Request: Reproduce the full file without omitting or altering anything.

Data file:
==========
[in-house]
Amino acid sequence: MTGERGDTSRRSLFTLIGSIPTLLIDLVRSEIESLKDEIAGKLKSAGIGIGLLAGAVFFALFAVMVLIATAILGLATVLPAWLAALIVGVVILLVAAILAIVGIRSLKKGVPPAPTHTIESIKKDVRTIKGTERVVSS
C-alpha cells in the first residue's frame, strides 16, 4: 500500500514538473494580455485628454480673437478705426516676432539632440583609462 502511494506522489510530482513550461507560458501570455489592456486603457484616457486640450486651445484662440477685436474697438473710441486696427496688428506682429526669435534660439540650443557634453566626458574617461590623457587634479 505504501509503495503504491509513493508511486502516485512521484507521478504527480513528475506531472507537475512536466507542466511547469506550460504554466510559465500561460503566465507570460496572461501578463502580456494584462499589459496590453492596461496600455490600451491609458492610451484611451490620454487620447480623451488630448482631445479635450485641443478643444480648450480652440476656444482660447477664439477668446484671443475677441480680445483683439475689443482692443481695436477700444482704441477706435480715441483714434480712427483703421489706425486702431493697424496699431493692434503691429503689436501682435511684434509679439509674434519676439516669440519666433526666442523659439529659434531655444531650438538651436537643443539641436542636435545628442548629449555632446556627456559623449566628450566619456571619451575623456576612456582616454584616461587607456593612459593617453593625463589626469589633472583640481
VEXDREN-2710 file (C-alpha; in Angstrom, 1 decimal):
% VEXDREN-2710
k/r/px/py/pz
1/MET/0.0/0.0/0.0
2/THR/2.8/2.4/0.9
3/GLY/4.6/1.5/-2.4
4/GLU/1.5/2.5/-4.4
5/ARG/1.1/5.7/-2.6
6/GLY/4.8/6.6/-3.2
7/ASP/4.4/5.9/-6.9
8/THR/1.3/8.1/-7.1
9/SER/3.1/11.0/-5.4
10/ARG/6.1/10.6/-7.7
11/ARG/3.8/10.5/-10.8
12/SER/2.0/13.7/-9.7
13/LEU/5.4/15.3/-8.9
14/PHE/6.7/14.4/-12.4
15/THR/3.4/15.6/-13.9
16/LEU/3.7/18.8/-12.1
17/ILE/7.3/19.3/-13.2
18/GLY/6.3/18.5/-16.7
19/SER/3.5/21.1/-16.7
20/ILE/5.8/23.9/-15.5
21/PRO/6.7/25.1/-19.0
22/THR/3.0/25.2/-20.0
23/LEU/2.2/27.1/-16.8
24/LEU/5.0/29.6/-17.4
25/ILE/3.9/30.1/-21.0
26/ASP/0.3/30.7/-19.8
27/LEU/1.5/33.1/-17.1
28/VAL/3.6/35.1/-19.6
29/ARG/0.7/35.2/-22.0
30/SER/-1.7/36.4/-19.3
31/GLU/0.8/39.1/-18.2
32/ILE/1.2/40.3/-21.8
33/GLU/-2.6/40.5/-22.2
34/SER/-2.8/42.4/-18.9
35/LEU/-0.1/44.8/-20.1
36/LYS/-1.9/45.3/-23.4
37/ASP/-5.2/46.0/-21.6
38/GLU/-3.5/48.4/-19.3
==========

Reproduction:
[in-house]
Amino acid sequence: MTGERGDTSRRSLFTLIGSIPTLLIDLVRSEIESLKDEIAGKLKSAGIGIGLLAGAVFFALFAVMVLIATAILGLATVLPAWLAALIVGVVILLVAAILAIVGIRSLKKGVPPAPTHTIESIKKDVRTIKGTERVVSS
C-alpha cells in the first residue's frame, strides 16, 4: 500500500514538473494580455485628454480673437478705426516676432539632440583609462 502511494506522489510530482513550461507560458501570455489592456486603457484616457486640450486651445484662440477685436474697438473710441486696427496688428506682429526669435534660439540650443557634453566626458574617461590623457587634479 505504501509503495503504491509513493508511486502516485512521484507521478504527480513528475506531472507537475512536466507542466511547469506550460504554466510559465500561460503566465507570460496572461501578463502580456494584462499589459496590453492596461496600455490600451491609458492610451484611451490620454487620447480623451488630448482631445479635450485641443478643444480648450480652440476656444482660447477664439477668446484671443475677441480680445483683439475689443482692443481695436477700444482704441477706435480715441483714434480712427483703421489706425486702431493697424496699431493692434503691429503689436501682435511684434509679439509674434519676439516669440519666433526666442523659439529659434531655444531650438538651436537643443539641436542636435545628442548629449555632446556627456559623449566628450566619456571619451575623456576612456582616454584616461587607456593612459593617453593625463589626469589633472583640481
VEXDREN-2710 file (C-alpha; in Angstrom, 1 decimal):
% VEXDREN-2710
k/r/px/py/pz
1/MET/0.0/0.0/0.0
2/THR/2.8/2.4/0.9
3/GLY/4.6/1.5/-2.4
4/GLU/1.5/2.5/-4.4
5/ARG/1.1/5.7/-2.6
6/GLY/4.8/6.6/-3.2
7/ASP/4.4/5.9/-6.9
8/THR/1.3/8.1/-7.1
9/SER/3.1/11.0/-5.4
10/ARG/6.1/10.6/-7.7
11/ARG/3.8/10.5/-10.8
12/SER/2.0/13.7/-9.7
13/LEU/5.4/15.3/-8.9
14/PHE/6.7/14.4/-12.4
15/THR/3.4/15.6/-13.9
16/LEU/3.7/18.8/-12.1
17/ILE/7.3/19.3/-13.2
18/GLY/6.3/18.5/-16.7
19/SER/3.5/21.1/-16.7
20/ILE/5.8/23.9/-15.5
21/PRO/6.7/25.1/-19.0
22/THR/3.0/25.2/-20.0
23/LEU/2.2/27.1/-16.8
24/LEU/5.0/29.6/-17.4
25/ILE/3.9/30.1/-21.0
26/ASP/0.3/30.7/-19.8
27/LEU/1.5/33.1/-17.1
28/VAL/3.6/35.1/-19.6
29/ARG/0.7/35.2/-22.0
30/SER/-1.7/36.4/-19.3
31/GLU/0.8/39.1/-18.2
32/ILE/1.2/40.3/-21.8
33/GLU/-2.6/40.5/-22.2
34/SER/-2.8/42.4/-18.9
35/LEU/-0.1/44.8/-20.1
36/LYS/-1.9/45.3/-23.4
37/ASP/-5.2/46.0/-21.6
38/GLU/-3.5/48.4/-19.3